Help w/ Arduino Prototyping to Production

Hi all, :slight_smile:

I am starting my first project and I would like to prototype and design it on the Arduino first and then have a some small batches made in China.

The concept of what I am trying to do is pretty simple. I’ve attached a little diagram to this post. I want to be able to turn a dial and then have a motor or actuator pull a cable with a weight.

  • The weight will probably be around 5-8 lbs.
  • The movement will be stepping, If you turn just a little it will move just a little.
  • The motor will move not 1:1 but at some other ratio. So I can just turn a bit to get a certain distance of pull on the cable

Q1: What arduino should I buy? There are some with many features and some that seem to be really minimalist. I want to be able to do more projects in the future so from what I understand, if I want to use it for prototyping, I can buy a feature rich version and then all my code can be uploaded to a paired down chip with just the sensors/actuators needed for the final project requirements?

Q2: My final product may use a cheap, bulk rotation sensor from the factory, or may need a stronger actuator/motor to pull the cable. When I prototype is it okay to use sensors and motors provided with an Arduino kit, even if those will not be the ones used in the finished product? Will the code I use for controlling work across different sensors/actuators, or when I work with the Arduino, do I need to have the REAL components?

Is there any other advice for how to bring this project from concept to reality? What is the workflow that you guys use?

Thank you!

I ordered an Arduino kit w/ a bunch of sensors also a step motor and dc motor. I don't think these elements will work for my full purpose but I guess it's a good starting point.

Don't forget you'll need additional hardware to run your motors - a motor shield or a stepper motor driver. Also something to power them, the arduino won't be able to provide enough.

So, you might want to do a proof of concept first, using whatever parts you have, then you can try swapping out for your real devices you plan on using. Its up to you if its useful or not to run it with the sensors you have already, but if you are trying to produce this as a product, you should probably test with whatever actual devices you plan on using at some point. Any arduino will probably do for what you are trying to do, since it doesn’t sound very feature intensive, and yes, you can then translate your design to your own PCB and remove any extraneous parts afterwards.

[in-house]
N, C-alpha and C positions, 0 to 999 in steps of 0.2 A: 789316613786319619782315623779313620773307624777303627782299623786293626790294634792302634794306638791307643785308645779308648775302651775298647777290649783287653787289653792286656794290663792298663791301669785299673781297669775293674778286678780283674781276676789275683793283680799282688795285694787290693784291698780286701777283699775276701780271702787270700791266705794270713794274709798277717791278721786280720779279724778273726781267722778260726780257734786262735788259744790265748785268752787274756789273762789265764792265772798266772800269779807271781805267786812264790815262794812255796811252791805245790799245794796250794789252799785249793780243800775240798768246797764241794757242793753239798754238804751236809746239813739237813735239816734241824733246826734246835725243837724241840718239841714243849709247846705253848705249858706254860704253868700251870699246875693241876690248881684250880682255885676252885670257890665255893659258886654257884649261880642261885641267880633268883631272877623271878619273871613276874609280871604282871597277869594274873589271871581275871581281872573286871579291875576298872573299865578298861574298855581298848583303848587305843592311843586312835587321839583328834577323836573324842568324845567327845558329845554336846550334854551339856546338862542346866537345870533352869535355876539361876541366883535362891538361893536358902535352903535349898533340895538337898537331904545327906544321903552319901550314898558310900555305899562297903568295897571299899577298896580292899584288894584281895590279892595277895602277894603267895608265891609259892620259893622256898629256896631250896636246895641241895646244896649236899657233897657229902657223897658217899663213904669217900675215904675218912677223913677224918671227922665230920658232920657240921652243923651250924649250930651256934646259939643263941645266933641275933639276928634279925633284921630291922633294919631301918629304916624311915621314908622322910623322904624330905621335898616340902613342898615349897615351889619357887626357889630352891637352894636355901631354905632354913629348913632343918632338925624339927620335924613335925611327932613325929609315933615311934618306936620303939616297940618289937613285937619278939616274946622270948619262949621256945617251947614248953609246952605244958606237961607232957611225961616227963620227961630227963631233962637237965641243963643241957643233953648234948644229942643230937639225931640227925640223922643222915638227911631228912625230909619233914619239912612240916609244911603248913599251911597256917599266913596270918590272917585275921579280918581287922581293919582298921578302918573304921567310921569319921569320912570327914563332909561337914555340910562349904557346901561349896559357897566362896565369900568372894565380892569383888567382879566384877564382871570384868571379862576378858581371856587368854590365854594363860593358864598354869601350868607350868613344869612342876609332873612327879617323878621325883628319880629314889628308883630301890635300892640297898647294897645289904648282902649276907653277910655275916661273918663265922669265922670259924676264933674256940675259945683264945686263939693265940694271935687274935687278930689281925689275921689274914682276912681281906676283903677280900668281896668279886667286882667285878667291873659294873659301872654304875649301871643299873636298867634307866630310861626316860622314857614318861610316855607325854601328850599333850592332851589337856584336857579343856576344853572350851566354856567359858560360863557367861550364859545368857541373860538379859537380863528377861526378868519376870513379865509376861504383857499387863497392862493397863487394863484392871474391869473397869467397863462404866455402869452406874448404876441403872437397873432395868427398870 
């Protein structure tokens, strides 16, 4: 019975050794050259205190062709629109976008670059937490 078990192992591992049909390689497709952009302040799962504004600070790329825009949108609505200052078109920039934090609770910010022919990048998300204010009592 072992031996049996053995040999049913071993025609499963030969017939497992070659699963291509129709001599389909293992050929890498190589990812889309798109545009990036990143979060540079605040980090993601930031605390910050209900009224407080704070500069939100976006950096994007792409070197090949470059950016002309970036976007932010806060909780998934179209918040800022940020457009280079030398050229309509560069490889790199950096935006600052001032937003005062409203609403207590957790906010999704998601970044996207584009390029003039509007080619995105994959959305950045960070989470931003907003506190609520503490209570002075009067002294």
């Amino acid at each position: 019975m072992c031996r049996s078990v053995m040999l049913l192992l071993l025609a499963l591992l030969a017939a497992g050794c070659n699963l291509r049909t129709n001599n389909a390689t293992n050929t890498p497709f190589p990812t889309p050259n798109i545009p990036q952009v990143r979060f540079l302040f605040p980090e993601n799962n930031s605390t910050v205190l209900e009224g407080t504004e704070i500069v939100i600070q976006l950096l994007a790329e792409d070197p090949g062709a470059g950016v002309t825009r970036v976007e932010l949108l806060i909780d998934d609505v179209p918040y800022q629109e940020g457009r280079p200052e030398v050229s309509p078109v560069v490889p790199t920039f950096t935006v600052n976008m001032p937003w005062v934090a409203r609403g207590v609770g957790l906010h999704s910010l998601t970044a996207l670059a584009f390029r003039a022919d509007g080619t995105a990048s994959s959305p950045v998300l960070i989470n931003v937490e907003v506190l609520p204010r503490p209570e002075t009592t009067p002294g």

I would also make sure to look up motor driving circuits before proceeding to make sure you have everything.

I found out that using other atmel chip such as ATtiny 2313 is really good subtitute for an Arduino.. i have build a stepper driver with one of this chip and it work well.. anyway heres some point for you to think about first. You may start with what you have as a prove of concept but at some point you need to test the real thing.. this is cause. Though your program may work well with your test setup but with the real thing? Well you will not know until you try. Second remember that later when you make this product you need ample power for both your arduino n your motor. It would be wise to make sure that the arduino get proper sheilding and so that noice generated by the motor does not get to the arduino... I tosted one cause inproper sheilding or noise get to it. To this day i dont know

mirith: So, you might want to do a proof of concept first, using whatever parts you have, then you can try swapping out for your real devices you plan on using. Its up to you if its useful or not to run it with the sensors you have already, but if you are trying to produce this as a product, you should probably test with whatever actual devices you plan on using at some point. Any arduino will probably do for what you are trying to do, since it doesn't sound very feature intensive, and yes, you can then translate your design to your own PCB and remove any extraneous parts afterwards.

I would also make sure to look up motor driving circuits before proceeding to make sure you have everything.

Thanks for the clarification.

Oh right, I had been researching motor driving circuits. You mean something like the L293D? That one seems to be quite popular when I look around. Is the reason for the driving circuit mainly to handle the increased power draw of a larger motor? It says the L293D will handle up to 36V, would this suit my purposes if I'm trying to move around 8-lbs? I saw on ebay some linear actuators that are 12V that that do 225lbs so seems like 36V would cover most motors... unless there's something besides the voltage I need to consider?

You must also consider the current requirements of the actuator. A 293 or 298 based driver may not handle the current. Look for the stall current of the actuator to get an idea of the spec to look for when choosing a driver.